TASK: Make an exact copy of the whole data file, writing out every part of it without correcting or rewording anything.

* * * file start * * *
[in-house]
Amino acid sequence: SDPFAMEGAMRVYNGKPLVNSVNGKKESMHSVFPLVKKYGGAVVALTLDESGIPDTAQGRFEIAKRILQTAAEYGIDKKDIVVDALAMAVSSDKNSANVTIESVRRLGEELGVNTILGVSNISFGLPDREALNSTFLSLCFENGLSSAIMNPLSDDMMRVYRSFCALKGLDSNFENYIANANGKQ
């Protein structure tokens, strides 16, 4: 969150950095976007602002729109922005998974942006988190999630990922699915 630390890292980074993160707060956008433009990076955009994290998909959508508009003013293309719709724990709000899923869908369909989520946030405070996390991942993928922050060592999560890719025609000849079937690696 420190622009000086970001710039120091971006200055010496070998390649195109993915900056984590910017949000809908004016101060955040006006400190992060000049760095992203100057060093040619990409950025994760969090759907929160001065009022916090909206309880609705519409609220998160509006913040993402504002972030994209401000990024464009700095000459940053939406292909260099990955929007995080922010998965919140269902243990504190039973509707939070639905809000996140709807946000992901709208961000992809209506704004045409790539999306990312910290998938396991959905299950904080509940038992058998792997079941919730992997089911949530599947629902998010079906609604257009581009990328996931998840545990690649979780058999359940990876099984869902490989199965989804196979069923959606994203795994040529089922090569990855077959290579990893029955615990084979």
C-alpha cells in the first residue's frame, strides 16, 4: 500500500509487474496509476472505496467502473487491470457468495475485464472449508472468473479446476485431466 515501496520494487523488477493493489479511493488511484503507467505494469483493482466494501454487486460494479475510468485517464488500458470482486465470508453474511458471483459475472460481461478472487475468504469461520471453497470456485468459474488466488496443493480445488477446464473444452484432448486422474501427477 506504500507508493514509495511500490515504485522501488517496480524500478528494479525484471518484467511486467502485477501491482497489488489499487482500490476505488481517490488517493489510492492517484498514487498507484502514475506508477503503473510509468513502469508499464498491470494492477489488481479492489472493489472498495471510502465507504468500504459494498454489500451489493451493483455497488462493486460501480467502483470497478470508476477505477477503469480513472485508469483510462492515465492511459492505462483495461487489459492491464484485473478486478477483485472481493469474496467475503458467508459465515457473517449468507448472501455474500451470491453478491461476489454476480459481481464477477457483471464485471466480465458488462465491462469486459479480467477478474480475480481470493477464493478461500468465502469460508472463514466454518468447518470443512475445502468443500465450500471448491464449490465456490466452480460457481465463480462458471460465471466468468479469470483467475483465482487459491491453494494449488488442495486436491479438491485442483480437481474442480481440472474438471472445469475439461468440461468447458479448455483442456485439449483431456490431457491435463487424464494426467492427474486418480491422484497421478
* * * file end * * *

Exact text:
[in-house]
Amino acid sequence: SDPFAMEGAMRVYNGKPLVNSVNGKKESMHSVFPLVKKYGGAVVALTLDESGIPDTAQGRFEIAKRILQTAAEYGIDKKDIVVDALAMAVSSDKNSANVTIESVRRLGEELGVNTILGVSNISFGLPDREALNSTFLSLCFENGLSSAIMNPLSDDMMRVYRSFCALKGLDSNFENYIANANGKQ
């Protein structure tokens, strides 16, 4: 969150950095976007602002729109922005998974942006988190999630990922699915 630390890292980074993160707060956008433009990076955009994290998909959508508009003013293309719709724990709000899923869908369909989520946030405070996390991942993928922050060592999560890719025609000849079937690696 420190622009000086970001710039120091971006200055010496070998390649195109993915900056984590910017949000809908004016101060955040006006400190992060000049760095992203100057060093040619990409950025994760969090759907929160001065009022916090909206309880609705519409609220998160509006913040993402504002972030994209401000990024464009700095000459940053939406292909260099990955929007995080922010998965919140269902243990504190039973509707939070639905809000996140709807946000992901709208961000992809209506704004045409790539999306990312910290998938396991959905299950904080509940038992058998792997079941919730992997089911949530599947629902998010079906609604257009581009990328996931998840545990690649979780058999359940990876099984869902490989199965989804196979069923959606994203795994040529089922090569990855077959290579990893029955615990084979």
C-alpha cells in the first residue's frame, strides 16, 4: 500500500509487474496509476472505496467502473487491470457468495475485464472449508472468473479446476485431466 515501496520494487523488477493493489479511493488511484503507467505494469483493482466494501454487486460494479475510468485517464488500458470482486465470508453474511458471483459475472460481461478472487475468504469461520471453497470456485468459474488466488496443493480445488477446464473444452484432448486422474501427477 506504500507508493514509495511500490515504485522501488517496480524500478528494479525484471518484467511486467502485477501491482497489488489499487482500490476505488481517490488517493489510492492517484498514487498507484502514475506508477503503473510509468513502469508499464498491470494492477489488481479492489472493489472498495471510502465507504468500504459494498454489500451489493451493483455497488462493486460501480467502483470497478470508476477505477477503469480513472485508469483510462492515465492511459492505462483495461487489459492491464484485473478486478477483485472481493469474496467475503458467508459465515457473517449468507448472501455474500451470491453478491461476489454476480459481481464477477457483471464485471466480465458488462465491462469486459479480467477478474480475480481470493477464493478461500468465502469460508472463514466454518468447518470443512475445502468443500465450500471448491464449490465456490466452480460457481465463480462458471460465471466468468479469470483467475483465482487459491491453494494449488488442495486436491479438491485442483480437481474442480481440472474438471472445469475439461468440461468447458479448455483442456485439449483431456490431457491435463487424464494426467492427474486418480491422484497421478